First Person Report: The Lombard Effect

This short blog post by our pal Chev Petersen of Fish Hoek, Cape Town perfectly illustrates the Lombard Effect: Basically, it’s a reflexive action where we raise our voices to a level to overcome background noises, relying on how we hear our own voice to set the level and pitch. When sensorineural hearing loss is present, the person can’t hear their own voice at the proper level, which is why many hearing impaired people talk loudly when they are not wearing their hearing aids.

Interestingly, for the 5% of people who have a conductive hearing loss, the Lombard Effect also comes into play, but in the opposite direction: Because of the mechanical loss, similar to wearing earplugs, these people still hear their own voice via bone conduction at the proper level, but because ambient sounds are attenuated, these people speak softly when it’s noisy — That’s a tip-off to the clinician to pay close attention to the tympanometry and air-bone gaps.

Here’s Chev’s article in its’ entirety:

In our home, you never quite know what to expect from my son…Like Sunday morning after watching movies, I made the bed and asked him to please clean his mess off the floor. His response, an aggressively loud “I’m first parking my bike…”

I really didn’t understand why the sudden change in his demeanour. The one minute everything is okay, and the next he’s shouting at me?

Me: “Why are you shouting at me? All I’m asking is that you clean up this mess”
Kai: Aggressively loud shouting voice “I know. I’m just parking my bike first”
Me: “No need to shout at me Kai. Why you getting so upset?”
Kai: Throwing his bike to the ground, arms folded in front of his chest, he looks me in the eyes “I’m not shouting mom! Remember, I’M DEAF!”
Me: “Excuse me, what did you just say?”
Kai: “I’M DEAF!” Pointing to his ears, I noticed that he is not wearing his hearing aids.
Me: “Hey, don’t you ever use your hearing loss as an excuse for NOT listening to me! If you don’t hear me then you say excuse me mommy, but don’t you use it as an excuse, ever!”

This stopped me in my tracks! My son was telling me something that I never gave much thought to. How loud/soft does his voice sound to him? How many times have I not mistaken his inability to judge the loudness of his voice for rude behaviour? How many times have I not been at fault…

I savoured the moment. His assertiveness. For the first time he was giving me information about his hearing without any probing from me. Standing in front of me, my assertive 7 year old, advocating for himself and voicing his challenges!

My son, using the term deaf with such conviction, was very new to me. You see he has a hearing impairment (mild/moderate), he is not classified as deaf…but understands that most people ‘get it’ when you use the word deaf.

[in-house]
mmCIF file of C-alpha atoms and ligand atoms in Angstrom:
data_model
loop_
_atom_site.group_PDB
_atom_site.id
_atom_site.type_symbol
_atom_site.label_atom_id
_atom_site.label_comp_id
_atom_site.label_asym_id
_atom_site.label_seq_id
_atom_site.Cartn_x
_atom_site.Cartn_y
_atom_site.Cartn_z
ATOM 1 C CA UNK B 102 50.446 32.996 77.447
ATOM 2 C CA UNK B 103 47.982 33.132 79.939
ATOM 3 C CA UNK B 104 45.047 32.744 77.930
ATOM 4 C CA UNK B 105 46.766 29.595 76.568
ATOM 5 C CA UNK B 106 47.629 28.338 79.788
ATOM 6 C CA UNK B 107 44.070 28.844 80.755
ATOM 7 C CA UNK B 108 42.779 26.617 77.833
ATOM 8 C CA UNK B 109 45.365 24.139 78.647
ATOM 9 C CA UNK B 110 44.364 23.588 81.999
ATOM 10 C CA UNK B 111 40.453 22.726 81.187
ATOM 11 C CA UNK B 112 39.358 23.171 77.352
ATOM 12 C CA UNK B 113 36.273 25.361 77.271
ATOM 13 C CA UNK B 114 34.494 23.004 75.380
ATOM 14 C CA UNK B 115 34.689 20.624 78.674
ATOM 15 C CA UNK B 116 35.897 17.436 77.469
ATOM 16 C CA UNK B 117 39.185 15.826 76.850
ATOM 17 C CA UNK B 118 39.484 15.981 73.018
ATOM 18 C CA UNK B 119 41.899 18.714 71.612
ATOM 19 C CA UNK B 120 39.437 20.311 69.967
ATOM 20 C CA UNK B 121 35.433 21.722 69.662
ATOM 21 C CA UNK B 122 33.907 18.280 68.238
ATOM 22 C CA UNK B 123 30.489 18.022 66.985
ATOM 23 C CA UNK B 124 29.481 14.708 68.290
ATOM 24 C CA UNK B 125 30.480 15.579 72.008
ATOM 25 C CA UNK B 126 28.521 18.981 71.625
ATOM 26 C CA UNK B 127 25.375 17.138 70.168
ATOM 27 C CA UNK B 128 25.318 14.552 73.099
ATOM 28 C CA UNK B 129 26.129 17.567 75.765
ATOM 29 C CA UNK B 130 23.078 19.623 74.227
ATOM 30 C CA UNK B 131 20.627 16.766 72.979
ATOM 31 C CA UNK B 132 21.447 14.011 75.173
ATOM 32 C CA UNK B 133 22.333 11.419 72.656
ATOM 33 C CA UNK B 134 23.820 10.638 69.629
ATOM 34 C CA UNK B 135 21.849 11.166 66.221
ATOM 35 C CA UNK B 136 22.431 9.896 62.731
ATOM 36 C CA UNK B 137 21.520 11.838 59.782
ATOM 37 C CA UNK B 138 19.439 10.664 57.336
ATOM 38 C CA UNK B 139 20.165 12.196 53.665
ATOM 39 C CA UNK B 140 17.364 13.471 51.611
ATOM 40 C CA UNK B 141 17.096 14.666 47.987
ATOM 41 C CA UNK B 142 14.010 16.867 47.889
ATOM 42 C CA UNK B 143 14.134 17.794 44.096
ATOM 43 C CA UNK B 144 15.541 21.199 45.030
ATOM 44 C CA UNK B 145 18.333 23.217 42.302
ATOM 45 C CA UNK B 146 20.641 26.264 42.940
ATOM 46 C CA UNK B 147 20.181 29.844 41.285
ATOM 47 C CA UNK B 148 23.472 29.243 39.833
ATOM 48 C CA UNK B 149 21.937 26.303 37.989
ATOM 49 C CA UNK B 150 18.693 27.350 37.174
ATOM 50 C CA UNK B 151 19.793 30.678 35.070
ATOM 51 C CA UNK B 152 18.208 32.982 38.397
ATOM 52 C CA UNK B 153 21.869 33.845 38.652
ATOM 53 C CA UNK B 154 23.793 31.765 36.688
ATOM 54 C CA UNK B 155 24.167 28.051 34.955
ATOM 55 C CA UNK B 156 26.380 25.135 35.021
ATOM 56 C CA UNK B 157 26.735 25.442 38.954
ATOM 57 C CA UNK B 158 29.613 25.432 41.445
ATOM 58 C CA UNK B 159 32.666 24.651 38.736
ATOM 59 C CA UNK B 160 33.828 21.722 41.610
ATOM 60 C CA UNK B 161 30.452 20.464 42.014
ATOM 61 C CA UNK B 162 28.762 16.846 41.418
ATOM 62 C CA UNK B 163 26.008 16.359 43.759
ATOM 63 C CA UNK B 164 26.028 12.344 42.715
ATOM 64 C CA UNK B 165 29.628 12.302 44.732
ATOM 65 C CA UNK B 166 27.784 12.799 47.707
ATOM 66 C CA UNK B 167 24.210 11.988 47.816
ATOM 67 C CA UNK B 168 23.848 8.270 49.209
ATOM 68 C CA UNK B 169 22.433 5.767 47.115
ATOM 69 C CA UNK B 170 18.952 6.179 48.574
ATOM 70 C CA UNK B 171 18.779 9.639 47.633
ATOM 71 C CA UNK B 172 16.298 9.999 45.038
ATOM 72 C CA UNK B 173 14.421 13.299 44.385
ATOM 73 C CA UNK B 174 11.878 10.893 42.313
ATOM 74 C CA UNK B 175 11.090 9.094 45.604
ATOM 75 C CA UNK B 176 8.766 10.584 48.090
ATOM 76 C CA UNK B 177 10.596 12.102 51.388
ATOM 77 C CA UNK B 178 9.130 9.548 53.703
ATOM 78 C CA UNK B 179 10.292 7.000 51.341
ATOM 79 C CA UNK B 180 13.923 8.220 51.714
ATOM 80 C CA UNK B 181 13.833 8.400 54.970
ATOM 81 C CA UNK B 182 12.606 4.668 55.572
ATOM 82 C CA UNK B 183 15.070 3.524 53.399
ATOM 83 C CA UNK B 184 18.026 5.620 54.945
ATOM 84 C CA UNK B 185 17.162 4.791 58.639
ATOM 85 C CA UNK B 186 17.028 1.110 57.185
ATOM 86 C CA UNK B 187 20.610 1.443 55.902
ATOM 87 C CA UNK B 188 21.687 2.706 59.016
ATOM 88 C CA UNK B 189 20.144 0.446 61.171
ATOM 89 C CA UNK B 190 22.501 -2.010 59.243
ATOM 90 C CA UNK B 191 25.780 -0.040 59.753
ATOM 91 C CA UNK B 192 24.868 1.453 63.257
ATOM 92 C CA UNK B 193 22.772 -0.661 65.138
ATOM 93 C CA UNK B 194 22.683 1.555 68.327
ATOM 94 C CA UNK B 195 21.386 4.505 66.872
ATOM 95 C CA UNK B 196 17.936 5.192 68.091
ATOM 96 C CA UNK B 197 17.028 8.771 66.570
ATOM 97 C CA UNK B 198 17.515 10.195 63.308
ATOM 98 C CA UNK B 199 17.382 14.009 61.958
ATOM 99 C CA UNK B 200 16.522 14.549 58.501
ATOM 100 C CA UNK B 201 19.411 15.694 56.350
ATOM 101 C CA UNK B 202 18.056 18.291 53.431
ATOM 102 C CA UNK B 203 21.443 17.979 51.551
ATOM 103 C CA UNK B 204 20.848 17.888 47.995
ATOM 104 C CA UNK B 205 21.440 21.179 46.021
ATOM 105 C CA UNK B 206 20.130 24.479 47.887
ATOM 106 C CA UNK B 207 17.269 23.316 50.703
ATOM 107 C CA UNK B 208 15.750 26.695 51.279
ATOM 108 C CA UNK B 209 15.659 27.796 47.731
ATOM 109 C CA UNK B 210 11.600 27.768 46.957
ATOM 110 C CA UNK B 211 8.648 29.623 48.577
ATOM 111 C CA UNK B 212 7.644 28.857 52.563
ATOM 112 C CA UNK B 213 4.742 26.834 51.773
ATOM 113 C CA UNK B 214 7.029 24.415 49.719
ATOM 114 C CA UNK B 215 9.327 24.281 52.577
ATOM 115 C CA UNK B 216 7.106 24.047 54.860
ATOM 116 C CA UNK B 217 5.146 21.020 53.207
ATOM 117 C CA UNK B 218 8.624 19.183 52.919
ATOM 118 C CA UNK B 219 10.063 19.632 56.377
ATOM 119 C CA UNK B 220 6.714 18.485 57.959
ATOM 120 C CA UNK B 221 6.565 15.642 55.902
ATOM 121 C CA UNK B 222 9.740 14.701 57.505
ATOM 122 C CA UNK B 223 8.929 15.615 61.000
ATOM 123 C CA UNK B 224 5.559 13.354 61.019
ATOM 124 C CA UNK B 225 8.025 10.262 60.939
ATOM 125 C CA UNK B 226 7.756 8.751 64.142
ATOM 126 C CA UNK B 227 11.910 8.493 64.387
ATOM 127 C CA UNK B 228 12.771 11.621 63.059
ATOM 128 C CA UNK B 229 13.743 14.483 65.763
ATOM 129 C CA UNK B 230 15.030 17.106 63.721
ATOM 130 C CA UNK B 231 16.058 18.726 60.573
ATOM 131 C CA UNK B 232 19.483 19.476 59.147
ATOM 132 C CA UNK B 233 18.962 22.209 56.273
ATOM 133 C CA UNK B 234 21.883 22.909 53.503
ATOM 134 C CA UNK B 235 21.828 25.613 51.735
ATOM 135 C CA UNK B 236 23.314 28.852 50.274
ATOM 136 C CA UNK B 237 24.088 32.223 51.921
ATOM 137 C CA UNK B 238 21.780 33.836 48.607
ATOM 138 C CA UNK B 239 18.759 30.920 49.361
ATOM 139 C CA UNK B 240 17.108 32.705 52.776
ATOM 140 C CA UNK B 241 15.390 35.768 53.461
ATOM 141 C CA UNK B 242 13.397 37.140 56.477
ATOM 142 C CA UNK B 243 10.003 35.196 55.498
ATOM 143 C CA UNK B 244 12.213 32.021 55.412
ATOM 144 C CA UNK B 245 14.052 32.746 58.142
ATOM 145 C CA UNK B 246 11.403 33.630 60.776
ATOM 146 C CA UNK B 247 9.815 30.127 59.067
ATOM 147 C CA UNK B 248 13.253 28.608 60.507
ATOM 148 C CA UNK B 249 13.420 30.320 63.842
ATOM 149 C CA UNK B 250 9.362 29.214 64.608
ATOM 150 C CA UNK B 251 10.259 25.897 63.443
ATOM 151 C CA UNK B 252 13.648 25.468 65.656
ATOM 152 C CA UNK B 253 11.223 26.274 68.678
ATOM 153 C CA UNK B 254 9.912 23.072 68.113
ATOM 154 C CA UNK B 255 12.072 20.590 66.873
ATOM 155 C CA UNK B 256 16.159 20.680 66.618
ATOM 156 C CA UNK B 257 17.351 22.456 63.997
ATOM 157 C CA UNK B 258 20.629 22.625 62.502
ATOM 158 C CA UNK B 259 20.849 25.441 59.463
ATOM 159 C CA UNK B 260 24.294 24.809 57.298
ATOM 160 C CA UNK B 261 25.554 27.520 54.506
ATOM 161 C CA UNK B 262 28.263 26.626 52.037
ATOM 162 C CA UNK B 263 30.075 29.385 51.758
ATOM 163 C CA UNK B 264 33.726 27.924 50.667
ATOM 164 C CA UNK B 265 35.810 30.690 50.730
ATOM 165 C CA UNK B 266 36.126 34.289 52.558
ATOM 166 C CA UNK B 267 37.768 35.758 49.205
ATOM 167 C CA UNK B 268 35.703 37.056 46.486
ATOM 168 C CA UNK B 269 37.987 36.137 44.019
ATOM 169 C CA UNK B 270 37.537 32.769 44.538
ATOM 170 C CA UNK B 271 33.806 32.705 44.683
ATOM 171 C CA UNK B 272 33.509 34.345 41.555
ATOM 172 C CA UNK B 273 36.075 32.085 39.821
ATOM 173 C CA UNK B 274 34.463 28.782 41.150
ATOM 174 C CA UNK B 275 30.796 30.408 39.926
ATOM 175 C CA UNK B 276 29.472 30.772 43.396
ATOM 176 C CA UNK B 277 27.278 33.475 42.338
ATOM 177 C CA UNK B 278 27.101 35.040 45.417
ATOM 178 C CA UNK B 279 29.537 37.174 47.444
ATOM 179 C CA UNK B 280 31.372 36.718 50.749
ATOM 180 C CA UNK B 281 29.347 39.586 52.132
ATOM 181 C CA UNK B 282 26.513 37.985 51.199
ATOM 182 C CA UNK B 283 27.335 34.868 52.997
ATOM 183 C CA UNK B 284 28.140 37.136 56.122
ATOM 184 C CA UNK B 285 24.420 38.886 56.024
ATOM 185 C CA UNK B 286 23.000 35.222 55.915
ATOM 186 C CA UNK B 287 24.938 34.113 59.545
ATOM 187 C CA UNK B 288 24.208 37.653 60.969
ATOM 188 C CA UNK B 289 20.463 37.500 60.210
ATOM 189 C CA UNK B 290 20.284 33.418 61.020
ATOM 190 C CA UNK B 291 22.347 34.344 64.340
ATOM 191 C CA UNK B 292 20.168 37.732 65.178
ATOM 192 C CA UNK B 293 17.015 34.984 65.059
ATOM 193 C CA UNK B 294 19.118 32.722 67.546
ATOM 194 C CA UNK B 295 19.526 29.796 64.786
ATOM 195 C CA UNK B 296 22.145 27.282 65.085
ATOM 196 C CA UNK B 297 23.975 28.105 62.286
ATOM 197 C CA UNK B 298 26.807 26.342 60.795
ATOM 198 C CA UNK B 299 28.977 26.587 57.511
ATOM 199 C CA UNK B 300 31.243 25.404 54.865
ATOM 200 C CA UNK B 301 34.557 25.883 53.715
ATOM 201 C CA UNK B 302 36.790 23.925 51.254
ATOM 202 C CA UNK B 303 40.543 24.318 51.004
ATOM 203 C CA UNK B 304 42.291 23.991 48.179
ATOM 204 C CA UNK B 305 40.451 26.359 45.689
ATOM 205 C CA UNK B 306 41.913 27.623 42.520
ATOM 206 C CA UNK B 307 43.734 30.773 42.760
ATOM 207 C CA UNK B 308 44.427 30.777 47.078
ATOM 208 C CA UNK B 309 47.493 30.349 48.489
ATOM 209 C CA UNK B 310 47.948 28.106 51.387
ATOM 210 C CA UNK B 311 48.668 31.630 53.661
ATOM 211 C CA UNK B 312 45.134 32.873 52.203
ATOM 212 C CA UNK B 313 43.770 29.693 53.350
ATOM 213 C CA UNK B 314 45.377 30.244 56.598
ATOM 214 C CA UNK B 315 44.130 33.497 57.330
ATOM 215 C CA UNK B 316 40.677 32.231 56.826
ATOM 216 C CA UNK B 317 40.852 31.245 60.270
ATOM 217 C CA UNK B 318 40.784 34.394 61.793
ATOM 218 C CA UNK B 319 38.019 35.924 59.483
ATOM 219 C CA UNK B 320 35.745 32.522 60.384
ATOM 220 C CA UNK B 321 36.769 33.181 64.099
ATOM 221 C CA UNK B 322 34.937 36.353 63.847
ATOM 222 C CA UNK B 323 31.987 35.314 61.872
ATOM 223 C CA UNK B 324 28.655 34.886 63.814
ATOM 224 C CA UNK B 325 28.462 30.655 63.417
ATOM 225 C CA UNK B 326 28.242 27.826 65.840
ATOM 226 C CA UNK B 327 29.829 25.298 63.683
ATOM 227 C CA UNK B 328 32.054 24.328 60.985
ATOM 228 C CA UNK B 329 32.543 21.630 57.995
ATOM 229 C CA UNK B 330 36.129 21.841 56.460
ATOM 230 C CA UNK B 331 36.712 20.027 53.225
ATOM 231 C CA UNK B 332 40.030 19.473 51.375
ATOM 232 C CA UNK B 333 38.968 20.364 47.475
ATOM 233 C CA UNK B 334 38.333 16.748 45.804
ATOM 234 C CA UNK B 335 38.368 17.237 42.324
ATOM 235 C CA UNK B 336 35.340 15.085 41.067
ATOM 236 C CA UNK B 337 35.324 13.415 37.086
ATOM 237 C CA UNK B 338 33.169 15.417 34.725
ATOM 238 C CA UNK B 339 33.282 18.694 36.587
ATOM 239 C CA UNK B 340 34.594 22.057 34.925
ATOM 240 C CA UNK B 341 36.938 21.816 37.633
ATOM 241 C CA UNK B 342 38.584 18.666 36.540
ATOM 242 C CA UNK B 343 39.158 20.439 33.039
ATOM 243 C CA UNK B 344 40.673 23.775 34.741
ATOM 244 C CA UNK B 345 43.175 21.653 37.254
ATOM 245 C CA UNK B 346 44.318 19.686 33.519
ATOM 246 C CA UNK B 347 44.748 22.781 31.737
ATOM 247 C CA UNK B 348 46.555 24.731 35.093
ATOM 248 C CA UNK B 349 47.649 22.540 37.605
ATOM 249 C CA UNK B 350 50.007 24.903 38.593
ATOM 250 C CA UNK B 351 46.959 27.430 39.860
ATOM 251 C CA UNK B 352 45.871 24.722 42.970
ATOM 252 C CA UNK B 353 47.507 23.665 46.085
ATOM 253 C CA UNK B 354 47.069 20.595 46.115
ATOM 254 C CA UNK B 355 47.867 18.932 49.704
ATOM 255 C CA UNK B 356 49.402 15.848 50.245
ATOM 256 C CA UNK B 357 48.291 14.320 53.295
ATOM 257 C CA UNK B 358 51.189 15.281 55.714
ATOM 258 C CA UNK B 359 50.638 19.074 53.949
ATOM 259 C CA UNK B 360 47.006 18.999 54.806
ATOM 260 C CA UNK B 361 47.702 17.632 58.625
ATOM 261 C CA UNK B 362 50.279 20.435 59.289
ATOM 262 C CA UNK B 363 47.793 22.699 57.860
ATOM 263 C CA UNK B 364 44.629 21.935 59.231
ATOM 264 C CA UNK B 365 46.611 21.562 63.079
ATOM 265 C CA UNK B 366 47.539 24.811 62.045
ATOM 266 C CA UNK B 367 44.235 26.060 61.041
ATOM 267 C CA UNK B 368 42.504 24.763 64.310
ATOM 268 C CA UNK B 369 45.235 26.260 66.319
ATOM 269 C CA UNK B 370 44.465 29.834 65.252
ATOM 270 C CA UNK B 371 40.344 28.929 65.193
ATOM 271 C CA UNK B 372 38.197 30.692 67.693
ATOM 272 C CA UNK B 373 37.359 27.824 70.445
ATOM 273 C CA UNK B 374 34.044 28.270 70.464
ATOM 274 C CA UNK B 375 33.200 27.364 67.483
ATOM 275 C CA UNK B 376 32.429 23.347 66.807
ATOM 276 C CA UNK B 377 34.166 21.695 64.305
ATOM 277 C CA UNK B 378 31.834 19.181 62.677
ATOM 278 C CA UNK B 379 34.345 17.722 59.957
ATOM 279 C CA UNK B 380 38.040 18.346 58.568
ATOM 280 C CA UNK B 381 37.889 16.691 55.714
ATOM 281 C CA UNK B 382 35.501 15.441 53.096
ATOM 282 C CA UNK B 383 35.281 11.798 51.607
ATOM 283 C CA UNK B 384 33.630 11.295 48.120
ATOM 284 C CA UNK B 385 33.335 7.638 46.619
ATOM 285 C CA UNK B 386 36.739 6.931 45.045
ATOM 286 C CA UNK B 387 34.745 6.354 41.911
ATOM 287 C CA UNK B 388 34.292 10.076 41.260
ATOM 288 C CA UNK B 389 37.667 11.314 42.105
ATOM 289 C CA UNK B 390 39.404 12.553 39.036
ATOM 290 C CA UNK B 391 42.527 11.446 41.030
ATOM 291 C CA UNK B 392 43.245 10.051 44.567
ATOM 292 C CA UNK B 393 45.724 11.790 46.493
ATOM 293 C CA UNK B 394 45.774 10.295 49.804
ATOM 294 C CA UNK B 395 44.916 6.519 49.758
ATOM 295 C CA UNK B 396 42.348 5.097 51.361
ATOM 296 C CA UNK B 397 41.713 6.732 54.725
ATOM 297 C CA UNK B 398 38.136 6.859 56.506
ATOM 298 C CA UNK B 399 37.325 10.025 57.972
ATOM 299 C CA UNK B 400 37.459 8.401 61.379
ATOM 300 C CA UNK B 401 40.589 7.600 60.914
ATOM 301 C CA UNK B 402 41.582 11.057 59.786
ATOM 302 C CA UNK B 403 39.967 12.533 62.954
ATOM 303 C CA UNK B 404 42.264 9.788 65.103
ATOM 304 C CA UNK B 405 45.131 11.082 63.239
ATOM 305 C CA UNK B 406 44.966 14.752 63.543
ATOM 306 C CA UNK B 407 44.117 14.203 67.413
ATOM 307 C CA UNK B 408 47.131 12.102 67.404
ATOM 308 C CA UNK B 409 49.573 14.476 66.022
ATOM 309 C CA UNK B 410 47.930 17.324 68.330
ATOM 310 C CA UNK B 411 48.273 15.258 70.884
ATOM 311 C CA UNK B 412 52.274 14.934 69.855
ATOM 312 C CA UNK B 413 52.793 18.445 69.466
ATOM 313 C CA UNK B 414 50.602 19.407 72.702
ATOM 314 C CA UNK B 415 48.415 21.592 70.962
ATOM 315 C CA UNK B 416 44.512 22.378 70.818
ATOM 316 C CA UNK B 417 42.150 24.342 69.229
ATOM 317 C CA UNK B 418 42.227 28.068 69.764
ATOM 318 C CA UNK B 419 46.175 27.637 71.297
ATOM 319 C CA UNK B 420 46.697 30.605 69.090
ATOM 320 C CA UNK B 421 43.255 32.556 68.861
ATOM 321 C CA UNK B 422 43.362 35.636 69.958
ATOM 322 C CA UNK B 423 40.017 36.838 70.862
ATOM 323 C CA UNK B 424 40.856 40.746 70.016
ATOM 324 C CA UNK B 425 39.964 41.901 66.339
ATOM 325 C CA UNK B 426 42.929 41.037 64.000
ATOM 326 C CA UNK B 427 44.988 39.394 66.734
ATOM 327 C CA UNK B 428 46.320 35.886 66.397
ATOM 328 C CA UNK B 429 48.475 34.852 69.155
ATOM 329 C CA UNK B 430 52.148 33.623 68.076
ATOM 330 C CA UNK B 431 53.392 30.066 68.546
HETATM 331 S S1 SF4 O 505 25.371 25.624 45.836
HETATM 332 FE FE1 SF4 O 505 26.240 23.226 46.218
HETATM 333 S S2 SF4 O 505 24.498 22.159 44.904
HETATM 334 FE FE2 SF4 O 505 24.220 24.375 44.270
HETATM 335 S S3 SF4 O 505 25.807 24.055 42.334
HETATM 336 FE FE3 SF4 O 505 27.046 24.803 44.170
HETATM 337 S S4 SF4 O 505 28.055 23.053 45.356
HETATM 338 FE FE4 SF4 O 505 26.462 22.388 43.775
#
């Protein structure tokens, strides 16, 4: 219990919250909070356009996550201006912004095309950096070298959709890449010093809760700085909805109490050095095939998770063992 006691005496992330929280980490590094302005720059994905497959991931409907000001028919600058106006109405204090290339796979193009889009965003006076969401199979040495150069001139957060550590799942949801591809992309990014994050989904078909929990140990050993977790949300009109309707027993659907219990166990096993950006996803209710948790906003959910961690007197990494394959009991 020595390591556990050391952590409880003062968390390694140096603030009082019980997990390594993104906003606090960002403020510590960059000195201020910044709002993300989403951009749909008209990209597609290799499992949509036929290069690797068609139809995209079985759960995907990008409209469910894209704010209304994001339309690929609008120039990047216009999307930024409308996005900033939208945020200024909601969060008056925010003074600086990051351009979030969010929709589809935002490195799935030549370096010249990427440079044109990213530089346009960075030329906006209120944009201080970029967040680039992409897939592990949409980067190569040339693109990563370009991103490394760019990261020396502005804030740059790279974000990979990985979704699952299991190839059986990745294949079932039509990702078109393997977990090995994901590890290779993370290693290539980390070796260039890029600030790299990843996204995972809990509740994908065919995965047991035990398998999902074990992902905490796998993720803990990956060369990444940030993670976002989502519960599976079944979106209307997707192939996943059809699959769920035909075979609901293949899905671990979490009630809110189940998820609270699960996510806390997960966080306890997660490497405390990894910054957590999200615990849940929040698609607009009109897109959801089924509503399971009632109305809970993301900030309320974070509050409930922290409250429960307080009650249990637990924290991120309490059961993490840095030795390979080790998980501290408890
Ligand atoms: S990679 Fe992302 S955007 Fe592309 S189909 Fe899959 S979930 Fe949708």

I picked him up, held him ever so tight, and thanked him for sharing this with me. I told him how proud I am of him advocating for himself, very proud! Then I reassured him that I will let him know when he is using his “shouting voice”. I apologized for not knowing…I apologized for my ignorance…

My first assumption was that he was using his hearing impairment as an excuse to NOT listen to me, even though I knew he heard me. Unbeknown, he struggles with knowing whether his voice is too loud or too soft when he’s not wearing his hearing aids.

I really should know better. I’ve lived with my dad’s deafness for more than two decades. When unaided my dad speaks very loudly and sternly, he may even sound rude to those who don’t know him well. And if his voice is not loud then it is inaudible! Unaided, my dad can’t hear me at all…whereas Kai can still hear me, providing that there is not much noise or distance between us.

Later, I shared this epiphany with my dad and Kai just said “mom, you won’t understand”. My dad looked at him and they smiled at each other, the kind of smile that says “only we will understand”.


  1. Lombard effect, speech communication and the design of large (public) spaces: Evert P J de Ruiter,
  2. The evolution of the Lombard effect: 100 years of psychoacoustic research: Henrik Brumm and Sue Anne Zollinger; Behaviour, Volume 148, Issue 11-13, pp 1173 – 1198


Kai PetersenKai is an alumnus of the Carel du Toit Centre in Tygerberg, Cape Town. If you are looking to donate hearing aids, batteries, and other supplies to a worthy charity, this is the place: Due to South Africa’s exorbitant import duties, hearing aids are horribly expensive; and only children who have a severe hearing loss are eligible to receive hearing aids from the government, leaving kids who have a moderate loss, such as Kai, in the lurch~

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About the author

Dan Schwartz

Electrical Engineer, via Georgia Tech

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